# Rotational Dynamics

1. Nov 16, 2013

### aerograce

When I am browsing through my rotational dynamics chapter, I raise myself a question on the direction of frictional force under all kinds of possible circumstances:

1. Pure rolling

For pure rolling, the frictional force will always be 0;

2. Non-pure rolling
For this situation, I will analyse with a model: A rolling ball lying on a level ground. And to simplify my listing, I will ignore some situations if they are similar to each other.

2.1 ω anti-clockwise v left

(1) ωR<v

Frictional force will tend to slow V down and increase ω, hence it is to the right;

(2) ωR>v

Frictional force will tend to increase V up and slow ω down. Hence it is to the left;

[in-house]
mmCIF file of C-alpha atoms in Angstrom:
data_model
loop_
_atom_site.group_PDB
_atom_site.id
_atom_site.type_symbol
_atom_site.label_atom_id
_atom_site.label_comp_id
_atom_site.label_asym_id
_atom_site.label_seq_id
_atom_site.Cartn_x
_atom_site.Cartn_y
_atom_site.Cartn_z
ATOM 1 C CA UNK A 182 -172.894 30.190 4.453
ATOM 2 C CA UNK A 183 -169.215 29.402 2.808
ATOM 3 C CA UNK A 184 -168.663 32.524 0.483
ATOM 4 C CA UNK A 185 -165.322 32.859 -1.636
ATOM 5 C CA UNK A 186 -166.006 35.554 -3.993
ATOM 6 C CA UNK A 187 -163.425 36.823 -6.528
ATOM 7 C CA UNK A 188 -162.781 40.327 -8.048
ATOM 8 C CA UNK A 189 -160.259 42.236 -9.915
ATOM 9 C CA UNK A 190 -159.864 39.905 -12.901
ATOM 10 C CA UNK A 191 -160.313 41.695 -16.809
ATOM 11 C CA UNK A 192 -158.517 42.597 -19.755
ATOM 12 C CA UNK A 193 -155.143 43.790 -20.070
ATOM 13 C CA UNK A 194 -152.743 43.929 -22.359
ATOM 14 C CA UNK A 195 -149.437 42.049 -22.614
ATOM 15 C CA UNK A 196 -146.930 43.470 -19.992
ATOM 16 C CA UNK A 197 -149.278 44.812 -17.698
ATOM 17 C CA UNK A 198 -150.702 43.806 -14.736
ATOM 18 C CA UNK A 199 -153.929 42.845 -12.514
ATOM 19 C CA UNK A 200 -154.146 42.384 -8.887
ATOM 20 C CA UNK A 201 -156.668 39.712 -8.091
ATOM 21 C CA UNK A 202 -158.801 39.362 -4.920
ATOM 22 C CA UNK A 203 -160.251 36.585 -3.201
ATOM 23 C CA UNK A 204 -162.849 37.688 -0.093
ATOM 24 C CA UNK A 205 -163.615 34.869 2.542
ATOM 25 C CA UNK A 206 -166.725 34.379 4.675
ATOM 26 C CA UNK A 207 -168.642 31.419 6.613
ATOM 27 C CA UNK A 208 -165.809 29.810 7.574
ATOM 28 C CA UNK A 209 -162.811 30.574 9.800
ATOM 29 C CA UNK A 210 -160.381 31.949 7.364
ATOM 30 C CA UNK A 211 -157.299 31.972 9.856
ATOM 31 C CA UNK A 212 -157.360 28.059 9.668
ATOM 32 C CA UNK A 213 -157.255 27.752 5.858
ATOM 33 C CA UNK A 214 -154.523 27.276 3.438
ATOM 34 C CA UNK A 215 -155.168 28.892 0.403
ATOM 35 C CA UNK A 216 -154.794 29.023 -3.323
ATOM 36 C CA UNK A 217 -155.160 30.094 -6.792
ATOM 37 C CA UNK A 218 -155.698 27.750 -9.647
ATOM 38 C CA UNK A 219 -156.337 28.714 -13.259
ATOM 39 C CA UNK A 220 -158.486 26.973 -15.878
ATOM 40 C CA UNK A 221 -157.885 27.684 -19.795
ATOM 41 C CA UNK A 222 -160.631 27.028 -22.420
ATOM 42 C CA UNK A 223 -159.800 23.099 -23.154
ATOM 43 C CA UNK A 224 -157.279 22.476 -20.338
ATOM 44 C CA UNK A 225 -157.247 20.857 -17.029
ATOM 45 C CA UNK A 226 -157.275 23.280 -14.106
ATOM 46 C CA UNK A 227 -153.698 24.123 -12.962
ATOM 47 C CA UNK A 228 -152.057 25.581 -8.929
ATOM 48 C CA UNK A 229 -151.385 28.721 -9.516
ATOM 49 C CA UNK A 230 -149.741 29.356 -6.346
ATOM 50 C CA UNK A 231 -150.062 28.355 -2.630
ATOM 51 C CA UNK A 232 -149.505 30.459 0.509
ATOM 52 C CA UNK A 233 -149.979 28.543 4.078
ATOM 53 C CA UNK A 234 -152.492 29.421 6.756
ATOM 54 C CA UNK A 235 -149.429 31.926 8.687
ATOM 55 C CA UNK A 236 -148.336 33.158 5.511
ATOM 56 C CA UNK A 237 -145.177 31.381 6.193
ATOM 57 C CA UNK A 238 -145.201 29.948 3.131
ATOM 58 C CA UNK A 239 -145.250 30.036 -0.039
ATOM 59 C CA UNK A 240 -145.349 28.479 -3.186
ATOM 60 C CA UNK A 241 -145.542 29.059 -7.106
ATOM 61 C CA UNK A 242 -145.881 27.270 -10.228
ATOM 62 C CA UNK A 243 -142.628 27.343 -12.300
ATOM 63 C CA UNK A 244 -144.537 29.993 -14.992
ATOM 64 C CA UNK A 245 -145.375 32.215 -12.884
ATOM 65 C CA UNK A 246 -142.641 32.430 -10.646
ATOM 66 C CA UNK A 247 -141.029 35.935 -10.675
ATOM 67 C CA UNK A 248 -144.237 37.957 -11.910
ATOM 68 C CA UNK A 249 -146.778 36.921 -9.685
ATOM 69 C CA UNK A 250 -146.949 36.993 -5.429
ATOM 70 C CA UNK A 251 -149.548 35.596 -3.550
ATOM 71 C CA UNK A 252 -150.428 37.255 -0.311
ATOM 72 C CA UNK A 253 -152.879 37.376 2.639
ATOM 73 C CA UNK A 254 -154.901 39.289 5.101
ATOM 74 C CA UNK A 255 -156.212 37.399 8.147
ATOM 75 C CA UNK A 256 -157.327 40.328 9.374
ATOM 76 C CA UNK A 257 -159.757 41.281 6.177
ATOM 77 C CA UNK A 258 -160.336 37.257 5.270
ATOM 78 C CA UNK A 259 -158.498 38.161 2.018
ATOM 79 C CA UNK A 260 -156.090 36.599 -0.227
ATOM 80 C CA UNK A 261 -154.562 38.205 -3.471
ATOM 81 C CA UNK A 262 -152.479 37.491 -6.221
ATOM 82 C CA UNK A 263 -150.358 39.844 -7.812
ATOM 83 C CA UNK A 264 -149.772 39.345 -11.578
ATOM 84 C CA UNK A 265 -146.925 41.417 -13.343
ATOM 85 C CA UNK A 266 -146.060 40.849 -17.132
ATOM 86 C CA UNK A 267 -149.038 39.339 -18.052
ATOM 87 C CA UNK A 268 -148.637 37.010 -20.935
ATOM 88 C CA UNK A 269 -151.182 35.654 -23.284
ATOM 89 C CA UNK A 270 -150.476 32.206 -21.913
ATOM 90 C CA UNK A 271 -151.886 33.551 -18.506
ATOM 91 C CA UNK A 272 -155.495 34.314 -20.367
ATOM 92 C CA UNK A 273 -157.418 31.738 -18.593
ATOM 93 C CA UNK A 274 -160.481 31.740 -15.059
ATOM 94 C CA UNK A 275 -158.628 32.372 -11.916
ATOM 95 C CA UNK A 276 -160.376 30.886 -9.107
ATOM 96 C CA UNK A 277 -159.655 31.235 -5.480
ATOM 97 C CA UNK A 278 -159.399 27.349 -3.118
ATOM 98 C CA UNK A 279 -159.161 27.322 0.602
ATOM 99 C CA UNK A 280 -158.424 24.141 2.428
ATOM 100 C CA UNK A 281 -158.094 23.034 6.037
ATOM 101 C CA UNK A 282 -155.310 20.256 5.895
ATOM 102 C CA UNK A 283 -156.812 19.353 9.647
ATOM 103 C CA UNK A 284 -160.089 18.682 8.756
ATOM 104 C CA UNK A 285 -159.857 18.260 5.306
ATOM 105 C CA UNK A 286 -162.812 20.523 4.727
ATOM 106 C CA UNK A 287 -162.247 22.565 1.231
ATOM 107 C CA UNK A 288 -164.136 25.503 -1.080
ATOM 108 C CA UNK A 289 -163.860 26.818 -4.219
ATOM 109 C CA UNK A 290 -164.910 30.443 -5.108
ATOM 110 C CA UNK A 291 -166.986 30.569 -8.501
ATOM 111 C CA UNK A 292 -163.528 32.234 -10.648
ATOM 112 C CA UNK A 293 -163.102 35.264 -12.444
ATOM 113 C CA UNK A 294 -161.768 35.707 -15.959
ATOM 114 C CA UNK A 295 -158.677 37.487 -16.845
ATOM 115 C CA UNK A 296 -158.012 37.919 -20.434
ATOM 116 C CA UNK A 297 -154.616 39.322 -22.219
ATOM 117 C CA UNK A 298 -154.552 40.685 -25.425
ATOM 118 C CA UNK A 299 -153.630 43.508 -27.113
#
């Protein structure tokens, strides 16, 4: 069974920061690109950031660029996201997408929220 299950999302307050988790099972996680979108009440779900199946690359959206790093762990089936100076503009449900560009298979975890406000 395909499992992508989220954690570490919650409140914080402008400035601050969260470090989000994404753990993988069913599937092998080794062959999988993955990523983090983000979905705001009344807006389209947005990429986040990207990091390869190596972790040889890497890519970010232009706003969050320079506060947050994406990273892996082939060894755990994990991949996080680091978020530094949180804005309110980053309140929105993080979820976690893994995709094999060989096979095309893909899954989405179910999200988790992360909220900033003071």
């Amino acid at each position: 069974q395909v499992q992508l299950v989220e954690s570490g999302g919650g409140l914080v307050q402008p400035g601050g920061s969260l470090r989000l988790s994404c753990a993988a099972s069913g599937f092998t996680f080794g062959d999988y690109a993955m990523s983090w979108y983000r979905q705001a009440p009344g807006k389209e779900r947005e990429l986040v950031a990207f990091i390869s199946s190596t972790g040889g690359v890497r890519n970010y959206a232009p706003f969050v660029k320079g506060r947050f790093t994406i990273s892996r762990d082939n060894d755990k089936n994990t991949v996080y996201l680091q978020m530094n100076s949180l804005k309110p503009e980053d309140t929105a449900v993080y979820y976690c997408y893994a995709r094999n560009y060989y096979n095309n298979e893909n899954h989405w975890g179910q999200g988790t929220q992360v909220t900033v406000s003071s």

2.2 ω anti-clockwise v right

At first, the frictional force will be to the left(Slow down both ω and v)

But later, I think two situations may occur:

ω is not sufficiently large but v is sufficiently large, ω will be decreased to 0. And continuously, frictional force will be to the left to increase ω clockwisely until pure rolling occurs.

v is not sufficiently large but ω is sufficiently large, v will be decreased to 0. And after that, frictional force will be to the left to increase v leftwards until pure rolling occurs.

If ω and v just happen to be such nice that it will be decreased to 0 at the same time, the object will just stop then.

My idea in analyzing the frictional force is that: Non-pure rolling will always tend to transit itself into pure-rolling condition.

Thank you for spending time on reading this but could you please tell me whether my analysis is correct?

2. Nov 16, 2013

### CWatters

That seems consistent with what happens when you drive a car.